WTO & RTAs

The WTO is talking about its public enemy no. 1, RTAs, again. If TPP dies, then the WTO might still have some hope.

 

WTO: 2016 NEWS ITEMS

27 June 2016

REGIONAL TRADE AGREEMENTS

Several members back talks on impact of regional trade deals on global system

A discussion on the proliferation of regional trade agreements (RTAs) and their impact on the broader global trading system has drawn support from most WTO members, the chair of the Committee on RTAs said in a meeting on 27 June. He noted that some WTO members have suggested taking note of these deals’ provisions on e-commerce, rules of origin, technical barriers to trade, sanitary and phytosanitary standards, fisheries, and more.

Ministers had instructed the committee in the Nairobi ministerial declarationlast December to discuss the systemic implication of RTAs for the multilateral trading system and their relationship to WTO rules. Besides instructions for holding these discussions, the ministerial declaration also called on members to work towards the transformation of the provisional Transparency Mechanism, which is used to review RTAs, into a permanent one without prejudice to questions related to notification requirements.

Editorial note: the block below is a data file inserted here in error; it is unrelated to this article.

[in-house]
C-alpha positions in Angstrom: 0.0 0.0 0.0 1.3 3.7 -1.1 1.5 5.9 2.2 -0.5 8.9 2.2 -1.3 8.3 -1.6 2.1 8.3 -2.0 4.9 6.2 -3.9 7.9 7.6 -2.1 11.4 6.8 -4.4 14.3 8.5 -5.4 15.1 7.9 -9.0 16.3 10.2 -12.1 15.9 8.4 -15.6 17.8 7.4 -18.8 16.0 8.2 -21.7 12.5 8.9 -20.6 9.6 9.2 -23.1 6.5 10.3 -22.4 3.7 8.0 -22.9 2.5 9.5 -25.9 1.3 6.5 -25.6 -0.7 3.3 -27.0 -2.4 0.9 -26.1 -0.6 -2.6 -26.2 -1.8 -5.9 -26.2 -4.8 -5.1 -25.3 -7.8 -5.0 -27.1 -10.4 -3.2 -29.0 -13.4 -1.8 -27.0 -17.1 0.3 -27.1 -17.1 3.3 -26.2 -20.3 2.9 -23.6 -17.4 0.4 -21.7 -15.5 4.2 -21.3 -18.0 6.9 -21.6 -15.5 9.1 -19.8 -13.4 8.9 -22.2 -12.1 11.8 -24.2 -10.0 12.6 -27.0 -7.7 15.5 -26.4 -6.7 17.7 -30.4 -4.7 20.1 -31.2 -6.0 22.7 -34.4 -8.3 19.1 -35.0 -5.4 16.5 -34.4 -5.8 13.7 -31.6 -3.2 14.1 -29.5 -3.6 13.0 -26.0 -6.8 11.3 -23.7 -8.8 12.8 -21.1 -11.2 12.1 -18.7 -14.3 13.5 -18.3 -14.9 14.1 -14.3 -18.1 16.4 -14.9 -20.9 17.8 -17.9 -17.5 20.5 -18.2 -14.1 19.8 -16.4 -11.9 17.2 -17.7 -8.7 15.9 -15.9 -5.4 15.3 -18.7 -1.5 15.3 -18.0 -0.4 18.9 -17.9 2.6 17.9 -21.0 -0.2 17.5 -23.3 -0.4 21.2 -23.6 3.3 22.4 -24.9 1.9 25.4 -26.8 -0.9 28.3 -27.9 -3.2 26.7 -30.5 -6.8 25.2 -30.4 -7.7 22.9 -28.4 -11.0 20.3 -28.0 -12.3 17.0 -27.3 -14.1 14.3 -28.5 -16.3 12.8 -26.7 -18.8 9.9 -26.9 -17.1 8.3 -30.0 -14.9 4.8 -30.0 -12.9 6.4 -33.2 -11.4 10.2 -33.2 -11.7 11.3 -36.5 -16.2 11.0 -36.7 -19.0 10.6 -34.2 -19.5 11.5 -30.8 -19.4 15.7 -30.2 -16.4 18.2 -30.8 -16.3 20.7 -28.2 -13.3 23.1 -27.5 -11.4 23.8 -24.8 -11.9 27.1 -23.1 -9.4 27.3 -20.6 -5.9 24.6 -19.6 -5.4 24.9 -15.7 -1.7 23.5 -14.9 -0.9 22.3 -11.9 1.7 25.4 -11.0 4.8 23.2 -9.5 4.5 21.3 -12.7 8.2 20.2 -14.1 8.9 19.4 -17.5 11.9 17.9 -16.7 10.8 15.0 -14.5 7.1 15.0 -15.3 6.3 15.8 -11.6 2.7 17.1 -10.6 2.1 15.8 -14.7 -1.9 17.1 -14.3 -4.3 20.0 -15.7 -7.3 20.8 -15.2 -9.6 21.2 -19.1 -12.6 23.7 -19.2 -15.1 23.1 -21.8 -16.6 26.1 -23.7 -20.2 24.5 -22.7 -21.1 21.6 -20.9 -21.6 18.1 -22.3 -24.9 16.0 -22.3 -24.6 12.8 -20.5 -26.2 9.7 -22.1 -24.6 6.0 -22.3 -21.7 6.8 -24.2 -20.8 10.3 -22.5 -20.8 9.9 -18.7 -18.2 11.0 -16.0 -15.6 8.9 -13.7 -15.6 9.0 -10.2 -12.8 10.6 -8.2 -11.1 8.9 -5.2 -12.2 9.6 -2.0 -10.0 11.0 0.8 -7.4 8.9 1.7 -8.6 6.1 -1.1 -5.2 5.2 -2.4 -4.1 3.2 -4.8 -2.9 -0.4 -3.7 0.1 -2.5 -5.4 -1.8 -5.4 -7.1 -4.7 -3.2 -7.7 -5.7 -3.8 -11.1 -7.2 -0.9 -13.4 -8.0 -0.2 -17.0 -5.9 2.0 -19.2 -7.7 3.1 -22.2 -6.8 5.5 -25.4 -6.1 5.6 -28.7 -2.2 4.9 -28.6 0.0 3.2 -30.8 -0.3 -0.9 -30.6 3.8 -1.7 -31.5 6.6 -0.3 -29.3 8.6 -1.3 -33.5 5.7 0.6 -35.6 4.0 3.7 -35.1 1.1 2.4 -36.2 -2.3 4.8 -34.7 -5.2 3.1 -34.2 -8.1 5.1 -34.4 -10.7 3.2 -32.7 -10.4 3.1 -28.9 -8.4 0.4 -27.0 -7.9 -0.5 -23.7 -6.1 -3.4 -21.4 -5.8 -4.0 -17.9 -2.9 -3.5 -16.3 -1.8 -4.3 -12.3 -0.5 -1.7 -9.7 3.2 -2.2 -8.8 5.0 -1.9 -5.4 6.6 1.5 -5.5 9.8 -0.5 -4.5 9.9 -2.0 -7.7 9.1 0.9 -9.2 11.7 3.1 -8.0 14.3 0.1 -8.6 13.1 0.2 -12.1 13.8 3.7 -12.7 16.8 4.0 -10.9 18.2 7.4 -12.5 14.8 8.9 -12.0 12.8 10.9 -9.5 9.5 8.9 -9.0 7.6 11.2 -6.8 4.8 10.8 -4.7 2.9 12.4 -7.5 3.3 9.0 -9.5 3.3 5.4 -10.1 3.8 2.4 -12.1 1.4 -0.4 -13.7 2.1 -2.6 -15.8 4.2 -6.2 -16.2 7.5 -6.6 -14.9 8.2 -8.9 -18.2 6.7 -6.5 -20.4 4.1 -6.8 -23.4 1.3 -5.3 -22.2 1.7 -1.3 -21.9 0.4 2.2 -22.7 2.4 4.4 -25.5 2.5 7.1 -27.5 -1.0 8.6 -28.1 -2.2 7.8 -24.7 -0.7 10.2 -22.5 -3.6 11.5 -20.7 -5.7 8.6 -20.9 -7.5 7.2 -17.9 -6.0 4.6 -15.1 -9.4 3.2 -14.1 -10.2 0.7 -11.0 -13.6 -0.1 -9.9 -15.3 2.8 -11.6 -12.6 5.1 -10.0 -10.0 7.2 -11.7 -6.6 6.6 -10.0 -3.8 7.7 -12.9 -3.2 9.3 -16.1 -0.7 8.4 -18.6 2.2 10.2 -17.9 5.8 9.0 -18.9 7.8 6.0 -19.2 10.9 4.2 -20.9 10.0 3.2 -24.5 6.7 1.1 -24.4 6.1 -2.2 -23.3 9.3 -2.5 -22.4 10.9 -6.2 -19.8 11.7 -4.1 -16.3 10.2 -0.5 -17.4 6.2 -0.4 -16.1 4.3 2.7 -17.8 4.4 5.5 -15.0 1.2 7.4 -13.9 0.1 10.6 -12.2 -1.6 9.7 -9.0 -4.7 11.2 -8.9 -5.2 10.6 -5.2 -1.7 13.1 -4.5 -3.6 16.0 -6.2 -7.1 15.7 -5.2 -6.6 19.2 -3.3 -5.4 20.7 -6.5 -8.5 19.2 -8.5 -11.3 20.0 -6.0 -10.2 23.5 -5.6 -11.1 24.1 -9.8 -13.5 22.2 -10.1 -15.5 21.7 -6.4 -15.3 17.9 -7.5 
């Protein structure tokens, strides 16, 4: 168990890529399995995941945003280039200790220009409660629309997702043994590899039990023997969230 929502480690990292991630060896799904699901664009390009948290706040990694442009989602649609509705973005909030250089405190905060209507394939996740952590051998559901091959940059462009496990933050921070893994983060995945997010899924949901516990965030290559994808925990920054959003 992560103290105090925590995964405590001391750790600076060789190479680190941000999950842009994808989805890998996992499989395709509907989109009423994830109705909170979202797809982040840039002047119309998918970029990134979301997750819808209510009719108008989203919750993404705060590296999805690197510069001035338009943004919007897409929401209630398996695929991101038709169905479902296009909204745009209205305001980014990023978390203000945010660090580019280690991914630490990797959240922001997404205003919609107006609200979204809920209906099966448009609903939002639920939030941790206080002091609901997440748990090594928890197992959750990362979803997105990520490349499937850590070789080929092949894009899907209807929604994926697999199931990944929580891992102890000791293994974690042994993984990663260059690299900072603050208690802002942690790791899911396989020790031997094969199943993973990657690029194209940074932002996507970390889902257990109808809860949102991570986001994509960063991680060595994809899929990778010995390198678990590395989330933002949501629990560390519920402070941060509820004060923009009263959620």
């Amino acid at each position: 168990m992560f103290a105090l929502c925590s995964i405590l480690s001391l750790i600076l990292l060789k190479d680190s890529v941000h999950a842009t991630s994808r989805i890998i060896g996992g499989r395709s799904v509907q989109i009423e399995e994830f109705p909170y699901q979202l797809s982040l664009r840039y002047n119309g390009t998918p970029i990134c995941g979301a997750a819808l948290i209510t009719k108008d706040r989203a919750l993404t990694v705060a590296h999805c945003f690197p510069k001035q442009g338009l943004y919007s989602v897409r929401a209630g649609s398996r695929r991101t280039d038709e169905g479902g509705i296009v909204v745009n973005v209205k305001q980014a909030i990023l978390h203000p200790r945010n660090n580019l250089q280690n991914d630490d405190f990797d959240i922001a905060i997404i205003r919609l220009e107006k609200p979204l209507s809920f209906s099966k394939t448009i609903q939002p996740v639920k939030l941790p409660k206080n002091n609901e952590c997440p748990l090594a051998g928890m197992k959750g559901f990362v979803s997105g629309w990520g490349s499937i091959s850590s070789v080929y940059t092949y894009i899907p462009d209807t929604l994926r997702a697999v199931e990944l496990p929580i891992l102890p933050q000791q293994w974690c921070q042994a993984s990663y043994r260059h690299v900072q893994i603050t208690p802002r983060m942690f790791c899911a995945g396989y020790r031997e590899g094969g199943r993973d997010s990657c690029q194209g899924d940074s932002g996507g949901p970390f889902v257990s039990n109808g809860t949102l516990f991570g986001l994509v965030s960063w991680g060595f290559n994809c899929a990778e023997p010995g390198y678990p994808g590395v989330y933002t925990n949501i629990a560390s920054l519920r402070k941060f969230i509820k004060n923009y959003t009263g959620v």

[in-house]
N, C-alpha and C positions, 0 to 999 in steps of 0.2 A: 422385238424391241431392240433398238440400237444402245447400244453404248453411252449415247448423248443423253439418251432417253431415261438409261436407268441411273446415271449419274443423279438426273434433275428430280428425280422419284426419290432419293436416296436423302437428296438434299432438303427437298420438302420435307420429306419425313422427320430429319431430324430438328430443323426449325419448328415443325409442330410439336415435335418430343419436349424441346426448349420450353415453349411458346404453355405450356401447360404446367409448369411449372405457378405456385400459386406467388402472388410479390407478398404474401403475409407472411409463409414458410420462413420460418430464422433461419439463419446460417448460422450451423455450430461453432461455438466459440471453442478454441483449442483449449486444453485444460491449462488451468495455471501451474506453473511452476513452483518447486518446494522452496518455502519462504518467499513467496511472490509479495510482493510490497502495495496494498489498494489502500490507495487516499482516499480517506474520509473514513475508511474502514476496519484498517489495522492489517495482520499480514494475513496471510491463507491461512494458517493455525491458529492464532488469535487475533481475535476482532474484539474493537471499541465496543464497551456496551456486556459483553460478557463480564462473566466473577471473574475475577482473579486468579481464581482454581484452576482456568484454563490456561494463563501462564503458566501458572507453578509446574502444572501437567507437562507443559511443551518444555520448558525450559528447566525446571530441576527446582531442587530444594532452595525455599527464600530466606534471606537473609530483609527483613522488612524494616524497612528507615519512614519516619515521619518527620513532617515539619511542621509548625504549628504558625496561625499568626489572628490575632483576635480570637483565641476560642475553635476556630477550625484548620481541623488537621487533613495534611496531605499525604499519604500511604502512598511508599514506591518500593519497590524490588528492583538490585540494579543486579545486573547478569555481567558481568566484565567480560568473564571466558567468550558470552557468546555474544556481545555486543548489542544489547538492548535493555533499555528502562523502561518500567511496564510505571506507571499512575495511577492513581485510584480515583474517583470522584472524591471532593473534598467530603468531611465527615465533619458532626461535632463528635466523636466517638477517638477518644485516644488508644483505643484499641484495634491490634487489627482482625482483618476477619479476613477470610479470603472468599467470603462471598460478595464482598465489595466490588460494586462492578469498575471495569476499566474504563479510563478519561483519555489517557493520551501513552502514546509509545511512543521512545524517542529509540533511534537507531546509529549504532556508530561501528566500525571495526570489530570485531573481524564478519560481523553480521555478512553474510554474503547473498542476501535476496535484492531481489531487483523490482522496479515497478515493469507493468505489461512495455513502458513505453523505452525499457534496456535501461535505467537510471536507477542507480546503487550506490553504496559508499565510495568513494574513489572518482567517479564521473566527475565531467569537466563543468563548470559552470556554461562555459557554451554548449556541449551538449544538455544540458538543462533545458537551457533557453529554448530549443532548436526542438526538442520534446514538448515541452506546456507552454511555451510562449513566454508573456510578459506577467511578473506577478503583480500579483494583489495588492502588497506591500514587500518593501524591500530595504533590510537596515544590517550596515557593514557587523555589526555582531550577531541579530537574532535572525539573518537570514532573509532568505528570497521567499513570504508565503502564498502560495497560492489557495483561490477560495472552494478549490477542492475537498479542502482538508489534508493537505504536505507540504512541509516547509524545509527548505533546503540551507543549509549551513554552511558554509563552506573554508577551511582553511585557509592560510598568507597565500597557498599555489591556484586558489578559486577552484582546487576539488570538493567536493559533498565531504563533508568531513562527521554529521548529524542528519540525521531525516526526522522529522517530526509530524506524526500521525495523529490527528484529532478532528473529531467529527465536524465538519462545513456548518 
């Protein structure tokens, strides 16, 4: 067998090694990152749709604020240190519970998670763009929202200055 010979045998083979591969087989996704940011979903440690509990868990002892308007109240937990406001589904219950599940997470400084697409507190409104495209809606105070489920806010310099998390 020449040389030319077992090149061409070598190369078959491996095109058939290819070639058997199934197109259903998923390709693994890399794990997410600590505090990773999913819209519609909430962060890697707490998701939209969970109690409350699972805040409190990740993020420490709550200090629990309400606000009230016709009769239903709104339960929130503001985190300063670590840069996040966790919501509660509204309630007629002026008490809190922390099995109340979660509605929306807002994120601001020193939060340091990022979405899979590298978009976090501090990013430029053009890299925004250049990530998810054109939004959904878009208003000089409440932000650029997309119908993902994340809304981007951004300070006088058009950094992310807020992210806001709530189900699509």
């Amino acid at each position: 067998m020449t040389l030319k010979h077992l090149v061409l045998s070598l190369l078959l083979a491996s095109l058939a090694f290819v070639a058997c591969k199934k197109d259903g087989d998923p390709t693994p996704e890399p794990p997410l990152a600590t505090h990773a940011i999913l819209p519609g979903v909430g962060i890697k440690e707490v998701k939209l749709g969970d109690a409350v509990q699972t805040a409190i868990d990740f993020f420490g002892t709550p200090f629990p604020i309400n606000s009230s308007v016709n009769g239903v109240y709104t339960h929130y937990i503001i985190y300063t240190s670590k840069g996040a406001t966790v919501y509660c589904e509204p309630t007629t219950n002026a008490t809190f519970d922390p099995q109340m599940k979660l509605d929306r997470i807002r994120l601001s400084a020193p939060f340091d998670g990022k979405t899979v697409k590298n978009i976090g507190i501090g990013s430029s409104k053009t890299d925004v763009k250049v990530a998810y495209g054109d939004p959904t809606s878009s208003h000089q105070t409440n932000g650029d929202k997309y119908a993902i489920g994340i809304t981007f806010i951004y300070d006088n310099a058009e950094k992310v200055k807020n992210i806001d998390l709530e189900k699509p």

Discussions on systemic implications of RTAs are more of a priority for most members than transforming the Transparency Mechanism into a permanent one, committee chair Ambassador Daniel Blockert (Sweden) said at the meeting, reporting on his previous consultations with around 25 members.